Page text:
Examples of Corruption in New Zealand

Newsletter Co-editor
Member with Delegated Authority for Open Government Partnership, Parliamentarian Network and SGDs

David Dunsheath

TINZ Member with Delegated Authority for Open Government

Transparency Times Newsletter Co-editor

Corruption exists in New Zealand where there will always be individuals and organisations looking to break or bend the rules for personal advantage. Technology is adding new tools and levels of sophistication for corrupt practices. Corruption prevention, detection and prosecution remain critical for New Zealand. We can’t be complacent with our reputation as one of the least corrupt countries in the world.

What are we talking about?

Corruption is the abuse of entrusted power for private gain. It includes Bribery which is the offering, soliciting, giving or receiving of a financial or other advantage, to influence the actions of a person in charge of a public or organisational duty.

Corruption and bribery, encompass a variety of activities. Examples include:

  • the misuse of funds/resources
  • bribery, forgery, extortion
  • money laundering
  • fraud as a subset of corruption that extends to theft, false accounting or the supply of false information, embezzlement, misappropriation, false representation, tax evasion, and insider trading, theft of intellectual property.

Whereas the majority of corruption can be labelled as fraud, this subset is beyond the scope of this article.

Examples of political corruption

The non-disclosure of political party funding has again surfaced, together with concerns over foreign donations to political parties.

Investigative journalist and author of several books, Nicky Hager, has made various allegations of political corruption and cover-ups. In “Dirty Politics” he identified inappropriate collaborations between government ministers and bloggers claimed to influence the 2011 election outcome.

In 2007, New Zealand Pacific Party MP, Taito Philip Field, was imprisoned on 11 bribery and corruption charges and 15 obstruction of justice charges.

Examples of public sector corruption

In December 2018, the State Services Commissioner’s inquired into state sector spying on the public. This uncovered system-wide failings across the entire public service. These included a pattern of inappropriate closeness with private contractor, Thompson & Clark, and poorly managed relationships with other contractors. The Serious Fraud Office (SFO) is investigating two government employees who undertook secondary employment with this contractor.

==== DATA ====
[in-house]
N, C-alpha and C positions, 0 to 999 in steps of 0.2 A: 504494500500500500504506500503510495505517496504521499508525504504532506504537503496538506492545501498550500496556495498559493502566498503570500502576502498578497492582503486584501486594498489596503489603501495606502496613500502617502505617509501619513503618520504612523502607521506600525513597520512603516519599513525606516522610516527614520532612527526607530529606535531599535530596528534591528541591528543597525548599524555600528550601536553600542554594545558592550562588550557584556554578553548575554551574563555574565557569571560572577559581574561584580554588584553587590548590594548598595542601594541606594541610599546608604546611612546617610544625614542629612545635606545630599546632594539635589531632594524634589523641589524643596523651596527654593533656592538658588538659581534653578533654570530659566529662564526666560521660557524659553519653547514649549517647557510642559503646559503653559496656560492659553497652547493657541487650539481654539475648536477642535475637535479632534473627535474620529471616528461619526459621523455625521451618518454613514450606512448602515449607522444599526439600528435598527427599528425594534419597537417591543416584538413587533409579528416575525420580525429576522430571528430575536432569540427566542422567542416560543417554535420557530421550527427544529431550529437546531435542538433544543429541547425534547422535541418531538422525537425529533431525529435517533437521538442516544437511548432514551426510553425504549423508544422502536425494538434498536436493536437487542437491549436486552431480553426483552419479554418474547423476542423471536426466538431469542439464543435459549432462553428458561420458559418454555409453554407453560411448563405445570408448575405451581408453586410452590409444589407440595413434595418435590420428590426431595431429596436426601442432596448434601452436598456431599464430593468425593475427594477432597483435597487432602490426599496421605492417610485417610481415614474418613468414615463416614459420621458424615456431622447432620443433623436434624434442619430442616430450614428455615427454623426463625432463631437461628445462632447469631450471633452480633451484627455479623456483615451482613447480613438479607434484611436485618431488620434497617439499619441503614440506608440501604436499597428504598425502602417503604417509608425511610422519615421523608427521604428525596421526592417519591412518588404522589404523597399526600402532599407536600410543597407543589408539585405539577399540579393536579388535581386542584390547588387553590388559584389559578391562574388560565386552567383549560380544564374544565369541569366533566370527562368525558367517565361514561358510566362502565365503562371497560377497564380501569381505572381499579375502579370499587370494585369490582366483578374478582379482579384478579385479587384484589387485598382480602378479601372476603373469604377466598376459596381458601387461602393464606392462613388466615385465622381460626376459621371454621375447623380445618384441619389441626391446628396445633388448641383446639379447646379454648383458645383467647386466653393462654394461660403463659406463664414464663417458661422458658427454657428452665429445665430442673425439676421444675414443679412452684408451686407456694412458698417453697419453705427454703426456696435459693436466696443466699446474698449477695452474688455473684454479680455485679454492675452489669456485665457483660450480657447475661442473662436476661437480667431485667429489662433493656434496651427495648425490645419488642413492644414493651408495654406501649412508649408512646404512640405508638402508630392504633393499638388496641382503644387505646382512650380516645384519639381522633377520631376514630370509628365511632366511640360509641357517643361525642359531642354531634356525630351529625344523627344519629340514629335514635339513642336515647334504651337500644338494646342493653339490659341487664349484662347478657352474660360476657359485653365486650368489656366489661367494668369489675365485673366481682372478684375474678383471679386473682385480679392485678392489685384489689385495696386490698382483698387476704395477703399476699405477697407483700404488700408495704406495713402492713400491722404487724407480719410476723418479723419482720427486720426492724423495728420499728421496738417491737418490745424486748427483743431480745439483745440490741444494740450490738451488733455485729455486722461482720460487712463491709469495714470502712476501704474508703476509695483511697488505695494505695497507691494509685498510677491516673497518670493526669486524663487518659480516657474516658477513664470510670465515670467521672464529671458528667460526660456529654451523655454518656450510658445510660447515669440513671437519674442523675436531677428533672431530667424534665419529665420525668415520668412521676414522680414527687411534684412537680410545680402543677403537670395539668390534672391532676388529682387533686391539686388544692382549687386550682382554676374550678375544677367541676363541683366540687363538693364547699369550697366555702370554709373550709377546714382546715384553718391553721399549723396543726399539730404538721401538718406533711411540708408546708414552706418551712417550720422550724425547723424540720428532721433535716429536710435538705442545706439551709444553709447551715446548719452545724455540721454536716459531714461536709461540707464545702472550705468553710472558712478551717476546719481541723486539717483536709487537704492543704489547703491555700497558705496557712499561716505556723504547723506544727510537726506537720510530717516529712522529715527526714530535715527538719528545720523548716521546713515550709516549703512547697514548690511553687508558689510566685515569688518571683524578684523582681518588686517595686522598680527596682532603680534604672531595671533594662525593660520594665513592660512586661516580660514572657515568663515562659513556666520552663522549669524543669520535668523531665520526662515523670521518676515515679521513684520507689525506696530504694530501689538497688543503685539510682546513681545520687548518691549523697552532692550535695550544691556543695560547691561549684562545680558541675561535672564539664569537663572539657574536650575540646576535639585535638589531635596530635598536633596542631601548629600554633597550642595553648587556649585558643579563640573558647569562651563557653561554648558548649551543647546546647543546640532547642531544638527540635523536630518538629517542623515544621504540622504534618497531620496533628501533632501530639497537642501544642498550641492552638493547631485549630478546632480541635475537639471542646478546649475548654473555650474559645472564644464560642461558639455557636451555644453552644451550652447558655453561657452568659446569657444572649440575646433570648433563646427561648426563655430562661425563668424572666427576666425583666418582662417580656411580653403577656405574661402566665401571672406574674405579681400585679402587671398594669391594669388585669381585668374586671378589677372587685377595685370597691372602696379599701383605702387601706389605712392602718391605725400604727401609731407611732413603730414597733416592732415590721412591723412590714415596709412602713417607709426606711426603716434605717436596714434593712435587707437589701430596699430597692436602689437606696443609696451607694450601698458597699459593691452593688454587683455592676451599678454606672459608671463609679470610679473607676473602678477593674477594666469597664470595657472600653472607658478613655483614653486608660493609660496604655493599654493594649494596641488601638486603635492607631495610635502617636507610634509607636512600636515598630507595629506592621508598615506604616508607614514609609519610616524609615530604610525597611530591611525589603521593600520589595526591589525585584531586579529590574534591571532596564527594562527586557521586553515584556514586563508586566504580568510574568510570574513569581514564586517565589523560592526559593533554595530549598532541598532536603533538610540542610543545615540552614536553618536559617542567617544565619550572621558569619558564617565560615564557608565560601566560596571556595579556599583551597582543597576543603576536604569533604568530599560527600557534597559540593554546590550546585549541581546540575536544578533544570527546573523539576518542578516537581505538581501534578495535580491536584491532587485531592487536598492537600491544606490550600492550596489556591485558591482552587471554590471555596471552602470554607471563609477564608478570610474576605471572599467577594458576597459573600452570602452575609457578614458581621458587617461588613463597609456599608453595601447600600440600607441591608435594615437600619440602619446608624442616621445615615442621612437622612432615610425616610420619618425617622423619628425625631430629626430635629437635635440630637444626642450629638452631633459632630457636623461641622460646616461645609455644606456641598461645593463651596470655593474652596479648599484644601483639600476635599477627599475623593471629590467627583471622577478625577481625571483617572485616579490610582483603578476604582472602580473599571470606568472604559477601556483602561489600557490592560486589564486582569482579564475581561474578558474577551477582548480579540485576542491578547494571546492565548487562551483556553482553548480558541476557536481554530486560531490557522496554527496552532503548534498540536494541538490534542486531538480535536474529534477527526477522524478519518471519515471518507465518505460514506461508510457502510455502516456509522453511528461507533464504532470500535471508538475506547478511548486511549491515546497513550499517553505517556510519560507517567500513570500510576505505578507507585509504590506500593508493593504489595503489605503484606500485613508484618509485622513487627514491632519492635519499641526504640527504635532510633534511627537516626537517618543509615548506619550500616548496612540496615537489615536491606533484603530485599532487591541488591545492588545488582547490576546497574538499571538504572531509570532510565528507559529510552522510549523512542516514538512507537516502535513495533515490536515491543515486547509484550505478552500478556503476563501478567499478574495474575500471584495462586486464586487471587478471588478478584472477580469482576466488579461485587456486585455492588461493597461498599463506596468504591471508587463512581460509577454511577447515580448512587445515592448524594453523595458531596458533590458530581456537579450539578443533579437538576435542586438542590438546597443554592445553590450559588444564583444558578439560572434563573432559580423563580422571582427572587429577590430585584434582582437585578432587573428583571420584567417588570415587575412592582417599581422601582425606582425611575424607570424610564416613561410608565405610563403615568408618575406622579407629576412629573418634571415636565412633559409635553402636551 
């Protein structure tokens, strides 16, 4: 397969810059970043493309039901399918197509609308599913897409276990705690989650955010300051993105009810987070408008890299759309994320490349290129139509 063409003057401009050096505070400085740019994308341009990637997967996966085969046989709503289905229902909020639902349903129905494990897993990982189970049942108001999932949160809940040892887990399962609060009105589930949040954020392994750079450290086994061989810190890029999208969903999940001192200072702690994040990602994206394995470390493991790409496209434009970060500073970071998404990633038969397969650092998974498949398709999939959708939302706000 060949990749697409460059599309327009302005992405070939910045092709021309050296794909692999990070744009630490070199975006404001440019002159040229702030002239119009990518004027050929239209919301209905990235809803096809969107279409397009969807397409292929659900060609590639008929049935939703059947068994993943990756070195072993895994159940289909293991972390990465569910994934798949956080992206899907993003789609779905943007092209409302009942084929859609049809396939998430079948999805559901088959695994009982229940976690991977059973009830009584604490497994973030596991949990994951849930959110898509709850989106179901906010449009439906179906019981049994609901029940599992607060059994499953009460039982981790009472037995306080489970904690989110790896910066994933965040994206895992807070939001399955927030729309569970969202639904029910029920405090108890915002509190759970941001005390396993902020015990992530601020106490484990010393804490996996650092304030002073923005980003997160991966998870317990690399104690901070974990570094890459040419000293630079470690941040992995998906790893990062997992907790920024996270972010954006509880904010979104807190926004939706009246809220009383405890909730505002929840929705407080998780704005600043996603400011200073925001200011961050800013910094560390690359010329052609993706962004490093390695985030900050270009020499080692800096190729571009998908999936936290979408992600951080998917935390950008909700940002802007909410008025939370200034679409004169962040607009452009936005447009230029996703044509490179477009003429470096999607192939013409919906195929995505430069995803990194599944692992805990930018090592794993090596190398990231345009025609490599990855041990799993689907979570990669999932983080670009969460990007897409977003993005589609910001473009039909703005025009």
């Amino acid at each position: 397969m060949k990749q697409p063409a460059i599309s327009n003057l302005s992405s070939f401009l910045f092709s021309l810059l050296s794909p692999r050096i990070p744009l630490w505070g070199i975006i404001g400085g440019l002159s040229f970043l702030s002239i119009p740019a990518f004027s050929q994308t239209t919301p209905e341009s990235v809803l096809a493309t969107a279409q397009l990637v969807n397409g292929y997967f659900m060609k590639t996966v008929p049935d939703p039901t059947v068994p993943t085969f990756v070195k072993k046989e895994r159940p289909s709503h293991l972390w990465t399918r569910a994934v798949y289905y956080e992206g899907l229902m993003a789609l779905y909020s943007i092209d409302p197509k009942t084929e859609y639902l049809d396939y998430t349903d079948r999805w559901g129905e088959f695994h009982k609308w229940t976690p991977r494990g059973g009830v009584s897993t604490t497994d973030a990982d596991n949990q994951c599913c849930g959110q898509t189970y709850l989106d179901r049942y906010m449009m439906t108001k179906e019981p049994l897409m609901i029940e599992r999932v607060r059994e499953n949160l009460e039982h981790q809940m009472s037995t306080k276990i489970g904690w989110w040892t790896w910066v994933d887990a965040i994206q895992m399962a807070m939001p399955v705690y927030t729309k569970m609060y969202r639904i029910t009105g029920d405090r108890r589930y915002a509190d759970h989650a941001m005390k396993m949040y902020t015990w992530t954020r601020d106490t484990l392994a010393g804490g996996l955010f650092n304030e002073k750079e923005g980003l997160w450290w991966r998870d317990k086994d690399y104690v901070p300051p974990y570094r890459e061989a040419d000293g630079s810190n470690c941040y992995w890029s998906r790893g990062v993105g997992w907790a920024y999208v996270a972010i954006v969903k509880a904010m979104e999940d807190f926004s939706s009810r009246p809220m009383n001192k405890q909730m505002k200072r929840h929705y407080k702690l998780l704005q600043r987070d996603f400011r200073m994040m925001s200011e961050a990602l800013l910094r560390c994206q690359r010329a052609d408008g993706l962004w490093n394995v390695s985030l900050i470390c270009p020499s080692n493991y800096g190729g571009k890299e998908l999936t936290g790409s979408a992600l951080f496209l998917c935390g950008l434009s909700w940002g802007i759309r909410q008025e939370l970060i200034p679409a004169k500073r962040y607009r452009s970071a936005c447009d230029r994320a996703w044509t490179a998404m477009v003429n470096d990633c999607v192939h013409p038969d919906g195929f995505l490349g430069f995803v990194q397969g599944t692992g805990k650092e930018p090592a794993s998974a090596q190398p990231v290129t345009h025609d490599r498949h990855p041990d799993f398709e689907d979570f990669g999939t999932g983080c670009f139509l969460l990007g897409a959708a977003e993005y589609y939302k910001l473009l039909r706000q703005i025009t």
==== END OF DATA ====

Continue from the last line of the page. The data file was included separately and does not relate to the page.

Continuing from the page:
In 2018, corruption and bribery was identified within the New Zealand Transport Agency (NZTA). This was associated with issuing new driver licenses. Fake documentation and light-handed testing was involved.

Senior managers, Stephen Borlase (Projenz) and Murray Noone (Auckland Transport) were jailed for procurement corruption and bribery offences totalling $1.2 million. They colluded between 2006-13 with undocumented false invoicing and and undisclosed massive gifting. Projenz achieved a rapid rise in uncontested contracts and resultant vast increase in revenue.

Peter Meng Yam Lim (senior Immigration New Zealand officer) and Ms Kooi Leng Pan (airport worker) were each found guilty of four bribery and corruption charges in 2015. They received S26,000 from two victims to help them obtain visas, even though Lim was not in a position to provide these.

An un-managed conflict of interest situation arose in 2018. A lobbyist consultant was temporarily contracted to the Prime Minister’s Office. She then returned immediately to her private employment without a stand-down period or other safeguards. 

The Office of the Auditor General reported 73 cases of fraud in public entities during 2017/18. complete with the fraud types, methods and reasons for these happening. 

Examples of other corruption

The Panama Papers, the 1MDB trustee case and the Unaoil bribery scandal provide glimpses into the opaque world of offshore money laundering and the clear use of New Zealand as a conduit for corruption. These and other revelations resulted in the Shewin Inquiry with resultant tightening of New Zealand’s trustee laws.  

Sporting at all levels, provide a fertile basis for match-fixing corruption with resultant financial gains by players and corrupt punters. For example:

  • in 2018, New Zealand cricketers were embroiled in such allegations involving 15 international test matches spanning 2009 to 2012.
  • eleven arrests were made in 2018 during an unprecedented police inquiry into harness race-fixing and drug offending as part of 17-month investigation.
  • allegations last year of corrupt player recruitment practices by a secondary school have been defended
  • the risk of corruption in the form of performance-enhancing substances, remains ever-present at all levels of competitive/professional sport.

Deloitte in its 2017 bribery and corruption survey “One step ahead—Obtaining and maintaining the edge Deloitte Bribery and Corruption Survey 2017 Australia and New Zealand.” found that more than 1 in 5 organisations reported recent incidents of corruption in their organisation. [Add Charts – I don’t think we need permission just give them credit]

Conclusion

Corruption exists in New Zealand where there will always be individuals and organisations looking to break or bend the rules for personal advantage.  Technology is adding new tools and levels of sophistication for corrupt practices. Corruption prevention, detection and prosecution remain critical for New Zealand – we can’t be complacent because of this top ranking. 

Source: Deloitte Bribery and Corruption Survey 2017 (Australia and New Zealand) “One step ahead – Obtaining ad maintaining the edge”
Source: Deloitte Bribery and Corruption Survey 2017 (Australia and New Zealand) “One step ahead – Obtaining ad maintaining the edge”

 

 

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